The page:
The SCA Innovations in Supervision Initiative, formerly known as the Smart Supervision Program (SSP), funds community corrections agencies to develop and implement effective and evidence-based probation and parole practices that address client risks and needs, to improve supervision success rates and behavioral outcomes. Through 2015, 24 SSP awards totaling nearly $17 million had been provided nationally, with promising initial research findings (Bureau of Justice Assistance, 2016). Somerset County, PA, is an example of a jurisdiction initially funded under SSP. In this case, funds were used to implement a day reporting center for medium and high-risk individuals under probation or parole supervision, particularly those with substance abuse problems and needs.
Bureau of Justice Assistance (2016, March). Biannual grantee feedback report: October 2015 – March 2016. Washington, DC: U.S. Department of Justice.
Council of State Governments Justice Center & Bureau of Justice Assistance (2016, January). The Second Chance Act. Washington, DC: U.S. Department of Justice.
Carey, S. M., Rempel, M., Lindquist, C., Cissner, A., Ayoub, L. H., Kralstein, D., Malsch, A. (2018). Reentry court research: Overview of findings from the National Institute of Justice’s evaluation of Second Chance Act adult reentry courts. Retrieved from https://www.ncjrs.gov/pdffiles1/nij/grants/251496.pdf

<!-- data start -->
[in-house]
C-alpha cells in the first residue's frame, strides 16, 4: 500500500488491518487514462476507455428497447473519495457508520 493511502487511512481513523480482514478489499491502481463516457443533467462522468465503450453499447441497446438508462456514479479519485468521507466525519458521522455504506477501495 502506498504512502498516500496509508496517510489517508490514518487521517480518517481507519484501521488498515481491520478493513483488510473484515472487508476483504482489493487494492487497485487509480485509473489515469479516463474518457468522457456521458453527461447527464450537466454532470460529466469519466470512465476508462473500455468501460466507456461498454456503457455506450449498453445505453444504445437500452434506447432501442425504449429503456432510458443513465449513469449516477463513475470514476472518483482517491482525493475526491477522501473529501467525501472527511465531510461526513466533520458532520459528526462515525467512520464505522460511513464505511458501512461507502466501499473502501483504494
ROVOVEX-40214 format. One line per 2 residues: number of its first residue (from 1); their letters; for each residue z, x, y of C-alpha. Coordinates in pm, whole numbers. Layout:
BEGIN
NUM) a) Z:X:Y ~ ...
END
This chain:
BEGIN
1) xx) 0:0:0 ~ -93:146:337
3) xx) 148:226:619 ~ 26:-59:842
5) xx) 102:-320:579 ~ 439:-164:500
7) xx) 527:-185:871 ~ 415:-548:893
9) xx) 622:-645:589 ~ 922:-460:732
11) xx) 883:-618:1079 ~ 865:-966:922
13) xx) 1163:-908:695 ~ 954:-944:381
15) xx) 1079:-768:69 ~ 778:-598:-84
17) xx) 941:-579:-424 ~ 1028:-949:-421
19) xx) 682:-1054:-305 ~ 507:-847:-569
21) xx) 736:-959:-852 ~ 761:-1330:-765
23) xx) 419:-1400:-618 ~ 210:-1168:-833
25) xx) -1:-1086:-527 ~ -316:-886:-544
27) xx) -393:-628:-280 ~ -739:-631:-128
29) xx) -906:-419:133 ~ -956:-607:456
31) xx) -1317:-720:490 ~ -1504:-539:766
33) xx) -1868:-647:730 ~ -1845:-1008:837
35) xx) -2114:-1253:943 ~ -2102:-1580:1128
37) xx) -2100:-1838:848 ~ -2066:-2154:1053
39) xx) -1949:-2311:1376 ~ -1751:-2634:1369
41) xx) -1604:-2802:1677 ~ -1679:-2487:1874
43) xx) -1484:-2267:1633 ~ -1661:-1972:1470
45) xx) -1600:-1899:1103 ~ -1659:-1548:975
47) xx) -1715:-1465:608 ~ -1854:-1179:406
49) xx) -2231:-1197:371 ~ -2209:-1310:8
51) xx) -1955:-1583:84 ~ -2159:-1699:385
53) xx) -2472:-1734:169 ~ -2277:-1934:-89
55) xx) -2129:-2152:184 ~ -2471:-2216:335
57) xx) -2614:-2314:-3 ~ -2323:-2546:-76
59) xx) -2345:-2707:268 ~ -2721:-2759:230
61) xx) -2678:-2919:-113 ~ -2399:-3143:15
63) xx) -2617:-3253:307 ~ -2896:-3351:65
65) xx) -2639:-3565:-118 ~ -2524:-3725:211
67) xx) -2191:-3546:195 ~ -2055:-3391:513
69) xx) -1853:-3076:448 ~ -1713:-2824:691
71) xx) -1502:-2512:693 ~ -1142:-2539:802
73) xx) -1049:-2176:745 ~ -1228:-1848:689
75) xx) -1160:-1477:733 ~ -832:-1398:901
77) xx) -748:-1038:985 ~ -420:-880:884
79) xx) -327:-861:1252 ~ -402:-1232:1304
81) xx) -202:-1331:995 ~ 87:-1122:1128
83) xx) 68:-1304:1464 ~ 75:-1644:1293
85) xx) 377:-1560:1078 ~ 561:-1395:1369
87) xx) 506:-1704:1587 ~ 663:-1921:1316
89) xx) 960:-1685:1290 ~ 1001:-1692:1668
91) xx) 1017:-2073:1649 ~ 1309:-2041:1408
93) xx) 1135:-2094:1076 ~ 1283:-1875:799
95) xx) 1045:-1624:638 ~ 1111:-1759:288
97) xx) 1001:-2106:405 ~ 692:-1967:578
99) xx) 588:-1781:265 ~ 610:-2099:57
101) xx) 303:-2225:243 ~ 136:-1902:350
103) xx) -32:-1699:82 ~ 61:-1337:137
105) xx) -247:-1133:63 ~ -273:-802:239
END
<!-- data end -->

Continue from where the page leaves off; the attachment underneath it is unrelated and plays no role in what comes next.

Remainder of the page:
D’Amico, R., Geckeler, C., & Kim, H. (2017). An evaluation of seven Second Chance Act adult demonstration programs: Impact findings at 18 months. Retrieved from https://www.ncjrs.gov/pdffiles1/nij/grants/251139.pdf
Lindquist, C., Ayoub, L. H., & Carey, S. M. (2018). The National Institute of Justice’s evaluation of Second Chance Act adult reentry courts: Lessons learned about reentry court program implementation and sustainability. Retrieved from https://www.ncjrs.gov/pdffiles1/nij/grants/251495.pdf
Lindquist, C., Willison, J. B., Walters, J. H., & Lattimore, P. K. (2017a). Second Chance Act offender reentry demonstration projects: Final implementation lessons learned: Factors that facilitate successful program implementation and positive client outcomes. Retrieved from https://www.ncjrs.gov/pdffiles1/nij/grants/250613.pdf
Lindquist, C., Willison, J. B., Walters, J. H., & Lattimore, P. K. (2017b). Second Chance Act offender reentry demonstration projects: Perceived successes and sustainability strategies. Retrieved from https://www.ncjrs.gov/pdffiles1/nij/grants/250614.pdf
Rossman, S. B., Willison, J. B., Lindquist, C., Walters, J. H., & Lattimore, P. K. (2016a). Second Chance Act offender reentry demonstration projects: Evidence-based practices: Case management. Retrieved from https://www.ncjrs.gov/pdffiles1/nij/grants/250470.pdf
Rossman, S. B., Willison, J. B., Lindquist, C., Walters, J. H., & Lattimore, P. K. (2016b). Second Chance Act offender reentry demonstration projects: Evidence-based practices: Screening and assessment. Retrieved from https://www.ncjrs.gov/pdffiles1/nij/grants/250469.pdf